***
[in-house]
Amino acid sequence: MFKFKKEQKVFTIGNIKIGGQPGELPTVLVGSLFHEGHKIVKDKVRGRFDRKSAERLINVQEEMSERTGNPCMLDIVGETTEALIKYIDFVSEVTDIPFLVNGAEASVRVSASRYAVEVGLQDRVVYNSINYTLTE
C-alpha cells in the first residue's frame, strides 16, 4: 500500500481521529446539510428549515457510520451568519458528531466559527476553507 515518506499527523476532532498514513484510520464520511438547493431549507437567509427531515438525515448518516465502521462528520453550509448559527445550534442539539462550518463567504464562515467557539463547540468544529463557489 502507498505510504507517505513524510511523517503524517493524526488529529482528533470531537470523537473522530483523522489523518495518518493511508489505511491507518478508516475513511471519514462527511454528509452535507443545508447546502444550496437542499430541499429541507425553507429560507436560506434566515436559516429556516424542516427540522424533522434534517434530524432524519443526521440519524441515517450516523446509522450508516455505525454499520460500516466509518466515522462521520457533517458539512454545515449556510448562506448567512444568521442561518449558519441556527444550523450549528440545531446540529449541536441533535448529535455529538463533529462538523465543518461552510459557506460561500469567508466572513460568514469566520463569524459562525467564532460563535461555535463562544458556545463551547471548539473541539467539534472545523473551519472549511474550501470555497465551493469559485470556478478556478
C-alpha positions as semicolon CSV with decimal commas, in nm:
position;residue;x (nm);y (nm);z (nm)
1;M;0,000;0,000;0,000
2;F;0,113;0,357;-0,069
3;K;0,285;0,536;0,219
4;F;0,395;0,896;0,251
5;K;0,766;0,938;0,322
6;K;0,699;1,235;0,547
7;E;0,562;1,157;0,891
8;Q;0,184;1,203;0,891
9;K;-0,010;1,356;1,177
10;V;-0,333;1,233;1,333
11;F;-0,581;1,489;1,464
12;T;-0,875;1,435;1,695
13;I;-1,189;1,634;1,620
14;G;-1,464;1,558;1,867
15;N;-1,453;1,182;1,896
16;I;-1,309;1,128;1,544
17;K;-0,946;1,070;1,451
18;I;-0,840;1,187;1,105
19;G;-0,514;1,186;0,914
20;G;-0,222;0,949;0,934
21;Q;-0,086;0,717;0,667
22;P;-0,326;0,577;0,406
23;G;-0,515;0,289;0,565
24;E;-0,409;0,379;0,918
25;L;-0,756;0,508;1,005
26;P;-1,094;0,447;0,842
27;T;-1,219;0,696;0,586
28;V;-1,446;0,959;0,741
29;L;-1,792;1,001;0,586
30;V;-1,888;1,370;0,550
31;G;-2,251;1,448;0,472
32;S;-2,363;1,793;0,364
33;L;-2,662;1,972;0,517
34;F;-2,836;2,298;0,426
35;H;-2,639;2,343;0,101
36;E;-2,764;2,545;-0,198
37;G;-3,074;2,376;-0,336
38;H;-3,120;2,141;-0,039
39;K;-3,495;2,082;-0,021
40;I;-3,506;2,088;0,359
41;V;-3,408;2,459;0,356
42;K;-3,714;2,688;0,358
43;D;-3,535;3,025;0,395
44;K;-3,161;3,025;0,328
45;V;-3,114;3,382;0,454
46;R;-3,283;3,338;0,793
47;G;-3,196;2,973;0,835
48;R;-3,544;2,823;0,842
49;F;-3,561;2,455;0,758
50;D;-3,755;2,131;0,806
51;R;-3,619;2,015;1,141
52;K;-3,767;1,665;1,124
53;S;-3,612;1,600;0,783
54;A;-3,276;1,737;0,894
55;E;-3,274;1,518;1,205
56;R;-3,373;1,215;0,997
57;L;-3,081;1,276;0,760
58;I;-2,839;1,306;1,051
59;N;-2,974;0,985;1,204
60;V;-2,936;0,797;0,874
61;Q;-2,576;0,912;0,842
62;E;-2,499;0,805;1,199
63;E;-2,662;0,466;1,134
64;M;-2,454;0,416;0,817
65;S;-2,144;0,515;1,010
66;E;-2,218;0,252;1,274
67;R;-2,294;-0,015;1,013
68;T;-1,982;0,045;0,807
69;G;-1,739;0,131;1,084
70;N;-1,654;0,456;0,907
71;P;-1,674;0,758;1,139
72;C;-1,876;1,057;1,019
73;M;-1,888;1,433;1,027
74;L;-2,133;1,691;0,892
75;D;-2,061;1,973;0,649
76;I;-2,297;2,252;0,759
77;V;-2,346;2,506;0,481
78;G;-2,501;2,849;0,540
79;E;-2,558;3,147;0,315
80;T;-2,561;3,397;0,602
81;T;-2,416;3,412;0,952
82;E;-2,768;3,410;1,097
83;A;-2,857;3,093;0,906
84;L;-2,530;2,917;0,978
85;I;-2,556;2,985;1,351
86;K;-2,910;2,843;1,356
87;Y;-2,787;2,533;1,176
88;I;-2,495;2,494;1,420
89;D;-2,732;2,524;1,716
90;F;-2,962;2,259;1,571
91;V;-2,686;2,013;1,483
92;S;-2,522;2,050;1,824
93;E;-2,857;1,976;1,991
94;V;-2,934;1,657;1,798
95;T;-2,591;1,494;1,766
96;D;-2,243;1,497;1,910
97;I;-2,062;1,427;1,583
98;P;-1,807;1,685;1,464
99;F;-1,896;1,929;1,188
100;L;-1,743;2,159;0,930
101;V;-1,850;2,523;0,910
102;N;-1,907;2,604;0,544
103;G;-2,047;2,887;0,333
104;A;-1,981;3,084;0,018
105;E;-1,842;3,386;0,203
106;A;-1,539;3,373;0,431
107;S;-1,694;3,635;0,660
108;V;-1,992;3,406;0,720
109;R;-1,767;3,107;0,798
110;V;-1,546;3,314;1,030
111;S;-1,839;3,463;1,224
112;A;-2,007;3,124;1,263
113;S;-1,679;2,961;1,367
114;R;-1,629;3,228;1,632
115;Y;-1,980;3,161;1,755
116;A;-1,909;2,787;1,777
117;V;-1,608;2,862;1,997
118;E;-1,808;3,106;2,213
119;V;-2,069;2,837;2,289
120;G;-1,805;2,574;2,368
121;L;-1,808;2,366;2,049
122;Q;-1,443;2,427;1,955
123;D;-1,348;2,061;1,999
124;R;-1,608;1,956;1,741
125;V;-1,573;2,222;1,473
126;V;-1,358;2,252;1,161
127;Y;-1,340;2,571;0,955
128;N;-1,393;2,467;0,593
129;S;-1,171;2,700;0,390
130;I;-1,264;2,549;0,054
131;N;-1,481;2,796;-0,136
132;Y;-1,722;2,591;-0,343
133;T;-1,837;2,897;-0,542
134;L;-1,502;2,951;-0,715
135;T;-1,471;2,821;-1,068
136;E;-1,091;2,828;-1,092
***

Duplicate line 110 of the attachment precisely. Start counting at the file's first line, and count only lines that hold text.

105;E;-1,842;3,386;0,203